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Efficacy and Safety Clinical Data for Rigel's R112 Phase II Study Published in Journal of Allergy and Clinical Immunology

Rigel's R112 Compound, an Inhibitor of Syk Kinase, Shows Promise for the Treatment of Allergic Rhinitis

South San Francisco, CA - April 06, 2005

Rigel Pharmaceuticals, Inc. (Nasdaq: RIGL) today announced that the Journal of Allergy and Clinical Immunology has published the Phase II clinical data for R112, the company's lead candidate for the treatment of allergic rhinitis. The article titled, “An Intranasal Syk-kinase inhibitor (R112) improves the symptoms of seasonal allergic rhinitis in a park environment,” is included in the April 2005 issue of the Journal. The article reviews the clinical Phase II data results for R112, concluding that patients in a park-like setting demonstrated a significant improvement in their allergic rhinitis symptoms when treated with R112, and confirmed that the drug candidate was well tolerated and had a favorable safety profile. The article and abstract can be viewed and downloaded at http://www.aaaai.org/members/jaci.stm.

“R112 is a potential novel therapeutic for seasonal allergic rhinitis, which is one of the most prevalent illnesses in the U.S.,” stated Elliott B. Grossbard, M.D., Rigel's Senior Vice President of Medical Development and the article's co-author. “R112 may provide an attractive alternative to the many sufferers of allergies with the potential added benefit of an onset of action which is much faster than with the intranasal steroids which many sufferers currently use.”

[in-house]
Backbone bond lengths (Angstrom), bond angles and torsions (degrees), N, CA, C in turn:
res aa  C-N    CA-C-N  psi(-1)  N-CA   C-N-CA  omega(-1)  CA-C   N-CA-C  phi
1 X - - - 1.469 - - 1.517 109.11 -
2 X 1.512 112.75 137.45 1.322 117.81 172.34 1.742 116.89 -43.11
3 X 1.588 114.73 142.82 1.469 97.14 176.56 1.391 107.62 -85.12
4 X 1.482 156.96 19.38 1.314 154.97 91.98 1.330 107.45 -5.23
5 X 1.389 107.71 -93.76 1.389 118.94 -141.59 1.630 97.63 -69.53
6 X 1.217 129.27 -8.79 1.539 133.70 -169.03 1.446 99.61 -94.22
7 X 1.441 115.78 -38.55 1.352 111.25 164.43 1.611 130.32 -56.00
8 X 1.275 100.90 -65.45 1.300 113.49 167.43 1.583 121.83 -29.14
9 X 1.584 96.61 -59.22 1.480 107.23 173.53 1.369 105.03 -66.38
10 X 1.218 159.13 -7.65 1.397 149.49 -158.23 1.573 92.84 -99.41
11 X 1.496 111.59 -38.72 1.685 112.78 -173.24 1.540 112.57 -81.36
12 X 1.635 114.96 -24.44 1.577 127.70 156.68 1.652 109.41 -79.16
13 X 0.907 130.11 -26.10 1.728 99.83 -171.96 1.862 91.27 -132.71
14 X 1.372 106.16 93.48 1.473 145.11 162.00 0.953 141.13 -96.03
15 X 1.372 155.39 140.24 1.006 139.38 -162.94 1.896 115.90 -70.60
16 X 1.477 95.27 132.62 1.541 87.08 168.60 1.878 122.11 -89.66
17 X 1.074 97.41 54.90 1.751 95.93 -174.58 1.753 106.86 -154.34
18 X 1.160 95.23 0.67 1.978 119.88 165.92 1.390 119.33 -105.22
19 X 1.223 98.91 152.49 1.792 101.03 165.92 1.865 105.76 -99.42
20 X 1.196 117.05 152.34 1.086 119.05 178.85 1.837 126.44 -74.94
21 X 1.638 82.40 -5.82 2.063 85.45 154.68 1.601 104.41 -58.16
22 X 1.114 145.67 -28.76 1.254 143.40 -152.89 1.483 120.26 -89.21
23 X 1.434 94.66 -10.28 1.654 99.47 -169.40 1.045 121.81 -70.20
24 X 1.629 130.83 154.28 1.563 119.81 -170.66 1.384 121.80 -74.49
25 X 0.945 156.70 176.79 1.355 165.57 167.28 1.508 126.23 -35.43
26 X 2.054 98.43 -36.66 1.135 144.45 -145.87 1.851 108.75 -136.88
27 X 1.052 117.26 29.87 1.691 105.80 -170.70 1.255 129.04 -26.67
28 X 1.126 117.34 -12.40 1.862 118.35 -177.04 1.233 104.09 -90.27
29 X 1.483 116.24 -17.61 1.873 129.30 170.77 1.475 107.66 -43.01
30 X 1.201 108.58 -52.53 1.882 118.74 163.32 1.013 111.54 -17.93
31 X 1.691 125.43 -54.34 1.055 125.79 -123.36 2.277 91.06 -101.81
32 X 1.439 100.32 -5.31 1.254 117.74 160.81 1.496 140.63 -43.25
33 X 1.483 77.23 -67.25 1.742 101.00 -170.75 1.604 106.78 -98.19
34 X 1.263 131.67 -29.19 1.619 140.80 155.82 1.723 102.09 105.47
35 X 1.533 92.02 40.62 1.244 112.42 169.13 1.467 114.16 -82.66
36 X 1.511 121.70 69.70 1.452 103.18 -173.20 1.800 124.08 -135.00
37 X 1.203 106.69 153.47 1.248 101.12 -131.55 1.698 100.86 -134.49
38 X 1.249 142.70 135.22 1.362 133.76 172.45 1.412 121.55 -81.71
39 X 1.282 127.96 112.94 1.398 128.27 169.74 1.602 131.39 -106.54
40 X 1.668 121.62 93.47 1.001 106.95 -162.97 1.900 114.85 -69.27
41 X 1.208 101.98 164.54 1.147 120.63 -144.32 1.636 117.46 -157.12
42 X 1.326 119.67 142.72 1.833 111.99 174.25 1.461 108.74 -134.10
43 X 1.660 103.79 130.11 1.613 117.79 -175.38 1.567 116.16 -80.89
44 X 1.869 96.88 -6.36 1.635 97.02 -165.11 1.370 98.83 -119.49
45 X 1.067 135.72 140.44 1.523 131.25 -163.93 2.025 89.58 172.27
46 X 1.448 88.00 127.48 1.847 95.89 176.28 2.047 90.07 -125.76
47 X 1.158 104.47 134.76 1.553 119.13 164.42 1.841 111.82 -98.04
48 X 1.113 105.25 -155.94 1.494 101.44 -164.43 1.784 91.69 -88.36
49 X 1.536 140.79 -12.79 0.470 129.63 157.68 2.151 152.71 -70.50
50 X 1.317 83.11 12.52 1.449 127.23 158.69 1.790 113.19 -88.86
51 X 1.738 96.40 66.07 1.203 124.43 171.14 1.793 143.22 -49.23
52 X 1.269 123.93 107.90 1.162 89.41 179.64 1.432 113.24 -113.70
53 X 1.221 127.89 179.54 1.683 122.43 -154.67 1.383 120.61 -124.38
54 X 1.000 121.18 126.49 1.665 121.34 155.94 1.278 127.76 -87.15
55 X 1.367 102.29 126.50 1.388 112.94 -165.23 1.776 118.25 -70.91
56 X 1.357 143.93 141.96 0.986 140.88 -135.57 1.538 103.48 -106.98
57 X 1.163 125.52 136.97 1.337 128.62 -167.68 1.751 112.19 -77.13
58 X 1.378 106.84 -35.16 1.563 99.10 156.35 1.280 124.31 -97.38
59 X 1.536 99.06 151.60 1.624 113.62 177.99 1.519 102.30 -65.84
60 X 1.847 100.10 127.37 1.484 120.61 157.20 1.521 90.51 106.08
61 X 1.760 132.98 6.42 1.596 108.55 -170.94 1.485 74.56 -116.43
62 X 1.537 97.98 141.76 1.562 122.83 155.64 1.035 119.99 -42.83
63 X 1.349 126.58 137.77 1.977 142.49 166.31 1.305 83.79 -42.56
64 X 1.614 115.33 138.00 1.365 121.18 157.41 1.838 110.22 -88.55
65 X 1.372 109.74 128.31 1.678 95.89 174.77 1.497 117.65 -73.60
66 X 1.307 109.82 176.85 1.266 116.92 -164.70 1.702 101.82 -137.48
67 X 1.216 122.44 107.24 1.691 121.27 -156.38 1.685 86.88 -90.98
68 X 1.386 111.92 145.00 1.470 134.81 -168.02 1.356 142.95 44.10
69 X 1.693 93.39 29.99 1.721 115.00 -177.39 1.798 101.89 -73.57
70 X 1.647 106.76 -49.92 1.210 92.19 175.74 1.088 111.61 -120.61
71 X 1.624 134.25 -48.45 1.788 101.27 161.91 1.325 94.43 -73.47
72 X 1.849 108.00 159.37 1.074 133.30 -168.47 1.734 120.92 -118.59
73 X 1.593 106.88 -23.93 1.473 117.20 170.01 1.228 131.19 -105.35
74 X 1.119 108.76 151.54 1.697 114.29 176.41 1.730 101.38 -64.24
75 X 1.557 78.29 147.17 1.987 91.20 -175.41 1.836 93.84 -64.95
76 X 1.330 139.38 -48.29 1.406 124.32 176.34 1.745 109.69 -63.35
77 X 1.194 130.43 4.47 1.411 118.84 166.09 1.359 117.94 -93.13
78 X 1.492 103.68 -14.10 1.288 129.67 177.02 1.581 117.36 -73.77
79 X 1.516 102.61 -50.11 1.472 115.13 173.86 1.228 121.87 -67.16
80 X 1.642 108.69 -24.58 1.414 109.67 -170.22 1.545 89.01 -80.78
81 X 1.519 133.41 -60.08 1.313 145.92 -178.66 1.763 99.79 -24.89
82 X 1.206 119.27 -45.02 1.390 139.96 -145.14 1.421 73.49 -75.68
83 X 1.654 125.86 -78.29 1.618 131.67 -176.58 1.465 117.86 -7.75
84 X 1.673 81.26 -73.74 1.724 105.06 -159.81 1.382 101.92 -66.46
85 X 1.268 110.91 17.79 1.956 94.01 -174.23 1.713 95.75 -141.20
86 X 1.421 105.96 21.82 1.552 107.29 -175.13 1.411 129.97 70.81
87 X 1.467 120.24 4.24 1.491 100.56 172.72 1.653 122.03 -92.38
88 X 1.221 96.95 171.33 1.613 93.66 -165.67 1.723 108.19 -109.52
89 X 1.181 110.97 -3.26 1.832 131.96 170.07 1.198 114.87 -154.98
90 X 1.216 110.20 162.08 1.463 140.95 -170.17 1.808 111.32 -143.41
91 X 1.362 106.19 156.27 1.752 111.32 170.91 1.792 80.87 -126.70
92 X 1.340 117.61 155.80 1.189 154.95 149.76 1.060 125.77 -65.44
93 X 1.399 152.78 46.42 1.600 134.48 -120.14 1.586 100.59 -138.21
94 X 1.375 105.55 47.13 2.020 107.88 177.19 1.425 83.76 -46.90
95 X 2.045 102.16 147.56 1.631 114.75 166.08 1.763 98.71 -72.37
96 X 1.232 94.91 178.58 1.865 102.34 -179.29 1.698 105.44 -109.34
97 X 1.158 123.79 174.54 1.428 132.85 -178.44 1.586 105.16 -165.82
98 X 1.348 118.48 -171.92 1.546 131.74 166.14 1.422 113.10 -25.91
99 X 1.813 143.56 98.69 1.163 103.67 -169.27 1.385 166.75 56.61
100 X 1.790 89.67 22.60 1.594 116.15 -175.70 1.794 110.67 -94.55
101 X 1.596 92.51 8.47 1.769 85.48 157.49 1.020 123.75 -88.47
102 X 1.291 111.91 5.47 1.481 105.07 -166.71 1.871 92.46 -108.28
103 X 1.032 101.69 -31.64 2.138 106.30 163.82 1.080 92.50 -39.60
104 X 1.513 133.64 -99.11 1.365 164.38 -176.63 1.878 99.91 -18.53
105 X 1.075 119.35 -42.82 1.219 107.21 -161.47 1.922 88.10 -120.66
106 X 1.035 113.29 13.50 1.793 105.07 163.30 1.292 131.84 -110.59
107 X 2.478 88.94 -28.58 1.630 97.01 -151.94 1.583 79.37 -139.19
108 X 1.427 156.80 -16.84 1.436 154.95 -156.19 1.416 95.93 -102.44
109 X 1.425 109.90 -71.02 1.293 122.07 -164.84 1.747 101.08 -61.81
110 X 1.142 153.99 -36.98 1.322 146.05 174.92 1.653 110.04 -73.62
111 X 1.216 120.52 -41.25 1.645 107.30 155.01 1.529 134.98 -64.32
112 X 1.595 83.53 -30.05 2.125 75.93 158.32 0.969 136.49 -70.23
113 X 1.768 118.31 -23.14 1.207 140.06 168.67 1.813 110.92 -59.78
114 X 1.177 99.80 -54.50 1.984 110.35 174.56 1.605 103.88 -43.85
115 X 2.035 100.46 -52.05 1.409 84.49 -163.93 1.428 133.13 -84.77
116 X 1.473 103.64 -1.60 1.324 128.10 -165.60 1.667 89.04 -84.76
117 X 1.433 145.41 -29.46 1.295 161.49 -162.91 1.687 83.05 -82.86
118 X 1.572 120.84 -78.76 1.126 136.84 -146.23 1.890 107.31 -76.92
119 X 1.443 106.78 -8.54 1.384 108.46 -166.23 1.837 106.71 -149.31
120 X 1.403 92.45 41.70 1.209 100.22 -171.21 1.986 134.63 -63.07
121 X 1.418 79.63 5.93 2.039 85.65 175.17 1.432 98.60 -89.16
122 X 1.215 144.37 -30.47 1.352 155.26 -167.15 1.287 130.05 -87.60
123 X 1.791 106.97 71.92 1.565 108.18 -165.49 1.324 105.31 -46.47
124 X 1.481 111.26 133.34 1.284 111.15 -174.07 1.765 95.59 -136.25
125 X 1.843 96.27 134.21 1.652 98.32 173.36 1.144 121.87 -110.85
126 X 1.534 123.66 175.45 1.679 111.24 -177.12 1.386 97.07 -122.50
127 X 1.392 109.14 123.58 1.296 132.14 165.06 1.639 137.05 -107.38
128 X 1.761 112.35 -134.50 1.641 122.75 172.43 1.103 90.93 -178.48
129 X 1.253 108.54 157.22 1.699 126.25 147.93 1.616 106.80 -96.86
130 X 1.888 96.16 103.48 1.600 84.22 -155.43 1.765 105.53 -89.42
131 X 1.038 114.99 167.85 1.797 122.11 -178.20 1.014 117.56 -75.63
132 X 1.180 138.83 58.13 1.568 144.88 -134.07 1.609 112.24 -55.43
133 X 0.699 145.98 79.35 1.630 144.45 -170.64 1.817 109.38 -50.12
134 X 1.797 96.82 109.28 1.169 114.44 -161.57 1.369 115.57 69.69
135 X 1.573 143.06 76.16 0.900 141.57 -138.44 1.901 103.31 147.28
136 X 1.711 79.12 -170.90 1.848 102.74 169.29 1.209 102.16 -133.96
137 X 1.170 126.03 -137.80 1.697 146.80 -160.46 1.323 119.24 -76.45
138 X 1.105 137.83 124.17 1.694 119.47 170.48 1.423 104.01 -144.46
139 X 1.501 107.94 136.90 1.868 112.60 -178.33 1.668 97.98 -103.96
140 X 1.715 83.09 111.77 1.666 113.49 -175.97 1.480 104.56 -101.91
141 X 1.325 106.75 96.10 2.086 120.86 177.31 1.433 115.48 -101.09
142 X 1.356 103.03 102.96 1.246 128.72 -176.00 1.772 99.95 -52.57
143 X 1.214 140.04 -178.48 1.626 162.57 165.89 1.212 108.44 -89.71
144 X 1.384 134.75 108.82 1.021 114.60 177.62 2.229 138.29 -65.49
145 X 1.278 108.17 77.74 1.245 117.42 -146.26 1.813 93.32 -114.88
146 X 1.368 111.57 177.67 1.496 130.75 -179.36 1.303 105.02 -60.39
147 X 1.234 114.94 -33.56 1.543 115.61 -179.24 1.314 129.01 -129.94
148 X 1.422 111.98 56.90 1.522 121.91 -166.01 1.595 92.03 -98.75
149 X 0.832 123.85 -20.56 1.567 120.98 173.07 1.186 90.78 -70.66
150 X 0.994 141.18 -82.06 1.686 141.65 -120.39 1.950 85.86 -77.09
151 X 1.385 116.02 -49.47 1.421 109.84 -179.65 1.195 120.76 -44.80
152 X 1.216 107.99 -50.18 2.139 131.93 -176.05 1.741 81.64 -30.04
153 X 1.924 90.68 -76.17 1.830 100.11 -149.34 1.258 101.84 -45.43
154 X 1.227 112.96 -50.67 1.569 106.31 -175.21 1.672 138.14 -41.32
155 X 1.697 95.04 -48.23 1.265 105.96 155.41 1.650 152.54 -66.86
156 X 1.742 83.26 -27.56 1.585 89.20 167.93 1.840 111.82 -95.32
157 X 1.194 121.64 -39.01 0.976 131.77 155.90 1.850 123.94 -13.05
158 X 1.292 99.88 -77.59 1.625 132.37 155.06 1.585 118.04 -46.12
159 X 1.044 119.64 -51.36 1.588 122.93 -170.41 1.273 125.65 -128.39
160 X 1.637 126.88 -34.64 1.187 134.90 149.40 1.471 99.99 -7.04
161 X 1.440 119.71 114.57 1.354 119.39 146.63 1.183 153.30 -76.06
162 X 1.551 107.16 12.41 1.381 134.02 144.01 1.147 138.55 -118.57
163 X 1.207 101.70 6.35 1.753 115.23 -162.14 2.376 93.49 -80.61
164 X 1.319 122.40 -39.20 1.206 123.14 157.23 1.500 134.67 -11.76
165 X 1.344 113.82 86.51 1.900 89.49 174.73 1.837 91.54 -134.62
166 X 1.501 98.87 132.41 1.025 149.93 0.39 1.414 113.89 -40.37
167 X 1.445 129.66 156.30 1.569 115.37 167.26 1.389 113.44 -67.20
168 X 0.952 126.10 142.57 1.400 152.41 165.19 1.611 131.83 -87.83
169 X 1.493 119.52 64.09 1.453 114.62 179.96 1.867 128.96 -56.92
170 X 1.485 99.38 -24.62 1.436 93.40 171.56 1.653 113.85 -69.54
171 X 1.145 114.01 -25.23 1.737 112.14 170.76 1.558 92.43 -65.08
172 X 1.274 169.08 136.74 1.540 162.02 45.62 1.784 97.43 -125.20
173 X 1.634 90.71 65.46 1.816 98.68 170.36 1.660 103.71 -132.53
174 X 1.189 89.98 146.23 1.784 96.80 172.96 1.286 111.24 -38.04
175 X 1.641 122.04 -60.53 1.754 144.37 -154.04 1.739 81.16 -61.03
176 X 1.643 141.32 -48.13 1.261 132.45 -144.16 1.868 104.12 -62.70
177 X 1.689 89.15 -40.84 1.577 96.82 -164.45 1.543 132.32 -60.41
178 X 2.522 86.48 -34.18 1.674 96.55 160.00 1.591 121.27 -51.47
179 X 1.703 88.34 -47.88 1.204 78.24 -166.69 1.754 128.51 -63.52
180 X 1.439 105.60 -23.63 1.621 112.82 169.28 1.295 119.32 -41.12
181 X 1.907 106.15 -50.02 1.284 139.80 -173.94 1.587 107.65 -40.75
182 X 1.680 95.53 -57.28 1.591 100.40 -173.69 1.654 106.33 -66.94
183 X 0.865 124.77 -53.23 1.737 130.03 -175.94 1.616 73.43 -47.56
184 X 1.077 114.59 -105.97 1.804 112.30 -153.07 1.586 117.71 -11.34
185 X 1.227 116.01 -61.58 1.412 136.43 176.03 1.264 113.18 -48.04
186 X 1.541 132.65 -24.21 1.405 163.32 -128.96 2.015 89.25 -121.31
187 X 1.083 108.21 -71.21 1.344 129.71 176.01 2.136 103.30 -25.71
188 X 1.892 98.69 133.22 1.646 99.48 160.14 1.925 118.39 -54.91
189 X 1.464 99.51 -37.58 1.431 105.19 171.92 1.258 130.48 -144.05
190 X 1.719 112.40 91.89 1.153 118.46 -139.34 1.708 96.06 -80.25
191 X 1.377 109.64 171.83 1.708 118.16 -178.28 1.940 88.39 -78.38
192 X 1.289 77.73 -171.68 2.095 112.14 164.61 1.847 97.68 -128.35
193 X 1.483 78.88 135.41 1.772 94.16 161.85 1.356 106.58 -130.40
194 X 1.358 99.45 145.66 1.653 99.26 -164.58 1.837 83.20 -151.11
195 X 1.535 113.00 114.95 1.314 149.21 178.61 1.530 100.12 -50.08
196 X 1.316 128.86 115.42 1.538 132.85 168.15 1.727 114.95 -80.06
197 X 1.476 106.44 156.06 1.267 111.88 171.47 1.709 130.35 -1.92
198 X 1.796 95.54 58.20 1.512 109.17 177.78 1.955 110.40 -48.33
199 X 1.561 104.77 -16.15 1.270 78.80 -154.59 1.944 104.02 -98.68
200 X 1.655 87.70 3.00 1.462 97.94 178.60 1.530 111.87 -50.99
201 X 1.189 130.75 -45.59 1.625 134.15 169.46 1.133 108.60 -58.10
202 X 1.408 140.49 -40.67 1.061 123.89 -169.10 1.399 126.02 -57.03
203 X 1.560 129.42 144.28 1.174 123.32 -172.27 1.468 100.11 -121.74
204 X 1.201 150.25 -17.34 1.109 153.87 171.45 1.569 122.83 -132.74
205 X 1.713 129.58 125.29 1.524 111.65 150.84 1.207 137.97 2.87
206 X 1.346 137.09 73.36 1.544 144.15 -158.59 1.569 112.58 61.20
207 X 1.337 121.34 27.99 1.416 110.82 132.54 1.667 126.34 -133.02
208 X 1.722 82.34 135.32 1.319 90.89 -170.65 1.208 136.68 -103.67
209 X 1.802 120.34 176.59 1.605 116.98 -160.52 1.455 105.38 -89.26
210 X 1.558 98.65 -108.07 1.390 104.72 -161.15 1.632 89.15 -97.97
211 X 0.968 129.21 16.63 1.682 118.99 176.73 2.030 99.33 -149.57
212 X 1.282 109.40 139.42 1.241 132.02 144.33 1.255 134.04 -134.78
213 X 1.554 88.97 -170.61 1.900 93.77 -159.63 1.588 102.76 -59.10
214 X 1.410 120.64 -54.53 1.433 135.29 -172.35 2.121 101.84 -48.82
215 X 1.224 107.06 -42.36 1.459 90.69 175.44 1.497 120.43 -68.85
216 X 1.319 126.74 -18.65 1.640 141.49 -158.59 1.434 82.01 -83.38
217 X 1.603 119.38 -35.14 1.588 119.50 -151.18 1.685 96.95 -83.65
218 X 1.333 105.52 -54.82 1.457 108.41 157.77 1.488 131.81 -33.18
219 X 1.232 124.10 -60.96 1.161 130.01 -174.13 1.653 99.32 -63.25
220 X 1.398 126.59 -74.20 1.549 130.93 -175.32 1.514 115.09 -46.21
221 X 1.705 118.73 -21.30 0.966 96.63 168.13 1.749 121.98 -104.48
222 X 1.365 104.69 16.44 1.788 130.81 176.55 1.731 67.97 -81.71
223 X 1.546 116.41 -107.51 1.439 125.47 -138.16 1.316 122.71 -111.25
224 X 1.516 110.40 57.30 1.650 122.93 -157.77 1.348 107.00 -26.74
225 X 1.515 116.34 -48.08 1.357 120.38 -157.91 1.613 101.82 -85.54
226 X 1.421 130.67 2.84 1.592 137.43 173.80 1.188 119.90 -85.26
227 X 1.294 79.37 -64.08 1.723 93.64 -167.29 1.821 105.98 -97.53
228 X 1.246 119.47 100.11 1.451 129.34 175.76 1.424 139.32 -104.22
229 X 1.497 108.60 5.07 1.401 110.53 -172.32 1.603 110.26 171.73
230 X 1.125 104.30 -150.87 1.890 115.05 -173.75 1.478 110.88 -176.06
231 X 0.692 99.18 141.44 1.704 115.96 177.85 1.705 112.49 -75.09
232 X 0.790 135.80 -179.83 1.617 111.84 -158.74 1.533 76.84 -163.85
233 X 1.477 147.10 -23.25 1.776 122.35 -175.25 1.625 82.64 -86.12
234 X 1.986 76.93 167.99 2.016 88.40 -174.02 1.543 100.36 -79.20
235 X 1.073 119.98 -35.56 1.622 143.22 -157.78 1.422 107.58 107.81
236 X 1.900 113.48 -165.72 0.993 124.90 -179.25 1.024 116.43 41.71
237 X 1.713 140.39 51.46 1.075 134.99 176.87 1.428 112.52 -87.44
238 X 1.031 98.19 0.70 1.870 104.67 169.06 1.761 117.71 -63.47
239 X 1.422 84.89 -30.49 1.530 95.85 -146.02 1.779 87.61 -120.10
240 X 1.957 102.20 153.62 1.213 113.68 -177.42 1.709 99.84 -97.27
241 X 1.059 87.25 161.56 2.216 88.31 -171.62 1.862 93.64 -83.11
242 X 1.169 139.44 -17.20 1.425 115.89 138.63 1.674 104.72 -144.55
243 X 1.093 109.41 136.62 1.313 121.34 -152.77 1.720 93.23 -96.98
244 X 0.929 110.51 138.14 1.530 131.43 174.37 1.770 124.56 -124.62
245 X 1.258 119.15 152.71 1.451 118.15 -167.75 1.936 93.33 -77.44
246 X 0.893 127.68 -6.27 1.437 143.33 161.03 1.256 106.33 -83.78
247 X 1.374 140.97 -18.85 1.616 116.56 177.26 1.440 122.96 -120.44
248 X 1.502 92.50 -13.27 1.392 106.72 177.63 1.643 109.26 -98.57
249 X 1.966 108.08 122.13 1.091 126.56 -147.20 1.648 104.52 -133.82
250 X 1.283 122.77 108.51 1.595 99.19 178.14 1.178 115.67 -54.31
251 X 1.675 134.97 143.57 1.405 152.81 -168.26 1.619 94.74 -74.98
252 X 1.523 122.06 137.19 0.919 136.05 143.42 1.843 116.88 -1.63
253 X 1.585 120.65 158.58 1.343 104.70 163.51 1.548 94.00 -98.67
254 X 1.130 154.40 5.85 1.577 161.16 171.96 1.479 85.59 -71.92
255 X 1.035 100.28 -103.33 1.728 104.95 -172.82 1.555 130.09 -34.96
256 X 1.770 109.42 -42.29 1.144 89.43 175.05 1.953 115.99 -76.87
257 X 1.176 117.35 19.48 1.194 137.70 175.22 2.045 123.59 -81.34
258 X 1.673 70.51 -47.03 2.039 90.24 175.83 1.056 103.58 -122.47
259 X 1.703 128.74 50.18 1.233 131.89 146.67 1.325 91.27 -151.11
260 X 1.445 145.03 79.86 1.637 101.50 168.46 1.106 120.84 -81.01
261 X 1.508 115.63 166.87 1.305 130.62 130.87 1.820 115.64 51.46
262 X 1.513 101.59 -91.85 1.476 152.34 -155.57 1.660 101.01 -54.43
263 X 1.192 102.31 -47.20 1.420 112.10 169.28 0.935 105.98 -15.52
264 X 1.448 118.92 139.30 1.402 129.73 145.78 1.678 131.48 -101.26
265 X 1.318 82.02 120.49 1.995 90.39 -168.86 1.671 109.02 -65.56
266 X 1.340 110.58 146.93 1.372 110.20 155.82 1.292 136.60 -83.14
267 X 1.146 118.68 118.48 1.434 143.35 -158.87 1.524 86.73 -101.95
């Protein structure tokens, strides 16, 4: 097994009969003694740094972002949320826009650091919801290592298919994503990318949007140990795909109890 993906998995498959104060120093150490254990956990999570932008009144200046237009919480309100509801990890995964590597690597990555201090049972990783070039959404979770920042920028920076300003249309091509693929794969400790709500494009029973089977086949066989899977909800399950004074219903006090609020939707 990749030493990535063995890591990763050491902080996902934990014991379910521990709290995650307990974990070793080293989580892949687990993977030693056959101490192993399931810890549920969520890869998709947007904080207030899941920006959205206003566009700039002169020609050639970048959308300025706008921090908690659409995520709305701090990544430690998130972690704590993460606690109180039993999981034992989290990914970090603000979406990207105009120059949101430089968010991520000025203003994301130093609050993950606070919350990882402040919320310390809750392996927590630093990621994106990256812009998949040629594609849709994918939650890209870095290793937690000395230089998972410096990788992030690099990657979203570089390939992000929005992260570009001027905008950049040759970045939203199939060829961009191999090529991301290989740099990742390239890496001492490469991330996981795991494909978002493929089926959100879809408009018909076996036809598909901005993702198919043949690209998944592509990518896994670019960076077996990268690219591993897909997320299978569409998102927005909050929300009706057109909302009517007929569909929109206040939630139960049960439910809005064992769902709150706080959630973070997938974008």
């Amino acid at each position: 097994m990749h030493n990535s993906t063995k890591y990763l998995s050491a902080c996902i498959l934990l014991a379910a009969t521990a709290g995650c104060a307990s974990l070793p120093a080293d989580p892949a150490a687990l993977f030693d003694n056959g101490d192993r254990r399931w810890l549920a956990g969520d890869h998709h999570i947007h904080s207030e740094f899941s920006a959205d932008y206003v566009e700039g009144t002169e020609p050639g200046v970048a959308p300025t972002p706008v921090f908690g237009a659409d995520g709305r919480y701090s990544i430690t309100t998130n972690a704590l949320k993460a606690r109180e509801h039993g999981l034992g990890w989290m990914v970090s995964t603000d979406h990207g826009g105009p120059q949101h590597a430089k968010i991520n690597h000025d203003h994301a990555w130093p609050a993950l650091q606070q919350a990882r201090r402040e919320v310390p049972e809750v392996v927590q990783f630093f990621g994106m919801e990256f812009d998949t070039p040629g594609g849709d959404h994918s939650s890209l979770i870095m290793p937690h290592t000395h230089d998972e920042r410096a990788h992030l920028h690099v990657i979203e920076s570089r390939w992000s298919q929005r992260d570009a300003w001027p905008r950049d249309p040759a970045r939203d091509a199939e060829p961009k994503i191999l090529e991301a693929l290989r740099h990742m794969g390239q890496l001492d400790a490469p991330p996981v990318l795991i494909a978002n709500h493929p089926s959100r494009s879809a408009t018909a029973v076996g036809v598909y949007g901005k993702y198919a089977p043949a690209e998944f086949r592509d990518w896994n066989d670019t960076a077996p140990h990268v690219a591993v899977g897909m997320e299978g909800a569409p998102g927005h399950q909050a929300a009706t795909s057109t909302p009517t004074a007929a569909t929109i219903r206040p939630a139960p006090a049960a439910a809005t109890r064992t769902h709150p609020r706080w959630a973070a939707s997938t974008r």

The data demonstrated that R112 significantly improved the Global Symptom Complex (GSC) compared to placebo on both day 1 and day 2 (P=0.0005 and P=0.0016 respectively). The GSC is a composite measure of nasal allergy symptoms. All ten of the individual nasal allergy symptoms measured were also significantly improved in the R112 group compared to placebo (P<0.05). As early as 30-45 minutes after dosing, R112 showed a significant improvement in symptoms over placebo. Adverse effects were indistinguishable between the groups and were not clinically meaningful.

320 patients with seasonal allergic rhinitis were evaluated in the double-blind, randomized, placebo-controlled parallel-group trial conducted over two days at two different outdoor sites in Atlanta and San Diego during the high-pollen season of Spring of 2004. Patients were randomized into two groups of 160 in order to receive intranasal R112 or a vehicle placebo. Patients self-administered R112 or the placebo twice daily. Subjects were evaluated for symptoms of allergic rhinitis including sneezes, runny nose/sniffles, itchy nose and stuffy nose based on a possible maximum score of 32 for the GSC scale. The primary outcome evaluated was the difference in the reduction in GSC (area under the curve over 8 hours) from baseline between R112 and vehicle placebo.

The Role of Immune Mediators in Allergic Rhinitis
Allergic rhinitis involves inflammation of the mucous membranes of the nose, eyes, Eustachian tubes, middle ear, sinuses and pharynx. This inflammation is characterized by a complex interaction of inflammatory mediators but ultimately is triggered by an immunoglobulin E (IgE)-mediated response to a foreign allergen. When a specific protein (e.g., a pollen grain) is inhaled into the nose, it can bind to the IgE on the mast cells, leading to immediate and delayed release of a number of mediators, the release of which can ultimately lead to the symptoms of rhinorrhea. These mediators include histamine, tryptase, chymase, kinins, leukotrienes and prostaglandin D2.

How R112 Works and Its Possible Advantages